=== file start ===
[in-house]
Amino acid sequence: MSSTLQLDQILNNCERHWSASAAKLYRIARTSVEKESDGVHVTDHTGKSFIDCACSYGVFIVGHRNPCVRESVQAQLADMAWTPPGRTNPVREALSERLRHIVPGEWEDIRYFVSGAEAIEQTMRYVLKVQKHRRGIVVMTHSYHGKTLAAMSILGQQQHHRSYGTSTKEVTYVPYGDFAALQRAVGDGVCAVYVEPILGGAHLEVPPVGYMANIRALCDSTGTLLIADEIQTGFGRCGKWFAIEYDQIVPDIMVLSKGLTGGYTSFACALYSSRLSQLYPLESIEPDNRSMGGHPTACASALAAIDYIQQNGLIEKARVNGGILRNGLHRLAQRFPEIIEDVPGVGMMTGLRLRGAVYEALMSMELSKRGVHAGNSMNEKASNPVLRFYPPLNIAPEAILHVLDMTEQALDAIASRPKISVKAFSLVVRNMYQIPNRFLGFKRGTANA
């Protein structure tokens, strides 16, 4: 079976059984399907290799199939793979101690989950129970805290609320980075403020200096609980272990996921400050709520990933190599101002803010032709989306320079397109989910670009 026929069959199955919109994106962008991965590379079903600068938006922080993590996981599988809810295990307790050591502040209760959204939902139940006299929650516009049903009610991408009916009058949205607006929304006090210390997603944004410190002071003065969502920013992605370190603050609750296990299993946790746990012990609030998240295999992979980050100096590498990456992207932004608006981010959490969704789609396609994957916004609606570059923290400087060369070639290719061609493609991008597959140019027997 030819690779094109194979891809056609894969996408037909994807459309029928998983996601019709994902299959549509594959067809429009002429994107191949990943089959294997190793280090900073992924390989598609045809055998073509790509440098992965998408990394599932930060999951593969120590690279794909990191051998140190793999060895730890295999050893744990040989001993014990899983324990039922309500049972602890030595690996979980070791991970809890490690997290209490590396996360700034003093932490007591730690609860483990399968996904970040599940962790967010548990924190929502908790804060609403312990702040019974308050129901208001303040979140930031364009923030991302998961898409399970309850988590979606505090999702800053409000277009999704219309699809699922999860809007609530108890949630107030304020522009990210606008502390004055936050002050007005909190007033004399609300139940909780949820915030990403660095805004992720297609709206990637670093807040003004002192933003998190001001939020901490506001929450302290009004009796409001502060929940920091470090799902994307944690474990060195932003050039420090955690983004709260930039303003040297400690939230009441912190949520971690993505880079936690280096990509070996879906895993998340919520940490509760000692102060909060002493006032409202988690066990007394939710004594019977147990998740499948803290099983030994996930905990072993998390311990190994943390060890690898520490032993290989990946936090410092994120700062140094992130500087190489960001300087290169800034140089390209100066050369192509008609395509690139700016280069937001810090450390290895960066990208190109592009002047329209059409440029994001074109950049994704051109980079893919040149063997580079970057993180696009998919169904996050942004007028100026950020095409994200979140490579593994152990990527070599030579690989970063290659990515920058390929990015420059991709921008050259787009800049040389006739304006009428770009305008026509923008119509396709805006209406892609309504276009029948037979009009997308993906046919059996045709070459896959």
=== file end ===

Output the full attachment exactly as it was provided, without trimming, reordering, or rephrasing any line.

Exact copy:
[in-house]
Amino acid sequence: MSSTLQLDQILNNCERHWSASAAKLYRIARTSVEKESDGVHVTDHTGKSFIDCACSYGVFIVGHRNPCVRESVQAQLADMAWTPPGRTNPVREALSERLRHIVPGEWEDIRYFVSGAEAIEQTMRYVLKVQKHRRGIVVMTHSYHGKTLAAMSILGQQQHHRSYGTSTKEVTYVPYGDFAALQRAVGDGVCAVYVEPILGGAHLEVPPVGYMANIRALCDSTGTLLIADEIQTGFGRCGKWFAIEYDQIVPDIMVLSKGLTGGYTSFACALYSSRLSQLYPLESIEPDNRSMGGHPTACASALAAIDYIQQNGLIEKARVNGGILRNGLHRLAQRFPEIIEDVPGVGMMTGLRLRGAVYEALMSMELSKRGVHAGNSMNEKASNPVLRFYPPLNIAPEAILHVLDMTEQALDAIASRPKISVKAFSLVVRNMYQIPNRFLGFKRGTANA
């Protein structure tokens, strides 16, 4: 079976059984399907290799199939793979101690989950129970805290609320980075403020200096609980272990996921400050709520990933190599101002803010032709989306320079397109989910670009 026929069959199955919109994106962008991965590379079903600068938006922080993590996981599988809810295990307790050591502040209760959204939902139940006299929650516009049903009610991408009916009058949205607006929304006090210390997603944004410190002071003065969502920013992605370190603050609750296990299993946790746990012990609030998240295999992979980050100096590498990456992207932004608006981010959490969704789609396609994957916004609606570059923290400087060369070639290719061609493609991008597959140019027997 030819690779094109194979891809056609894969996408037909994807459309029928998983996601019709994902299959549509594959067809429009002429994107191949990943089959294997190793280090900073992924390989598609045809055998073509790509440098992965998408990394599932930060999951593969120590690279794909990191051998140190793999060895730890295999050893744990040989001993014990899983324990039922309500049972602890030595690996979980070791991970809890490690997290209490590396996360700034003093932490007591730690609860483990399968996904970040599940962790967010548990924190929502908790804060609403312990702040019974308050129901208001303040979140930031364009923030991302998961898409399970309850988590979606505090999702800053409000277009999704219309699809699922999860809007609530108890949630107030304020522009990210606008502390004055936050002050007005909190007033004399609300139940909780949820915030990403660095805004992720297609709206990637670093807040003004002192933003998190001001939020901490506001929450302290009004009796409001502060929940920091470090799902994307944690474990060195932003050039420090955690983004709260930039303003040297400690939230009441912190949520971690993505880079936690280096990509070996879906895993998340919520940490509760000692102060909060002493006032409202988690066990007394939710004594019977147990998740499948803290099983030994996930905990072993998390311990190994943390060890690898520490032993290989990946936090410092994120700062140094992130500087190489960001300087290169800034140089390209100066050369192509008609395509690139700016280069937001810090450390290895960066990208190109592009002047329209059409440029994001074109950049994704051109980079893919040149063997580079970057993180696009998919169904996050942004007028100026950020095409994200979140490579593994152990990527070599030579690989970063290659990515920058390929990015420059991709921008050259787009800049040389006739304006009428770009305008026509923008119509396709805006209406892609309504276009029948037979009009997308993906046919059996045709070459896959």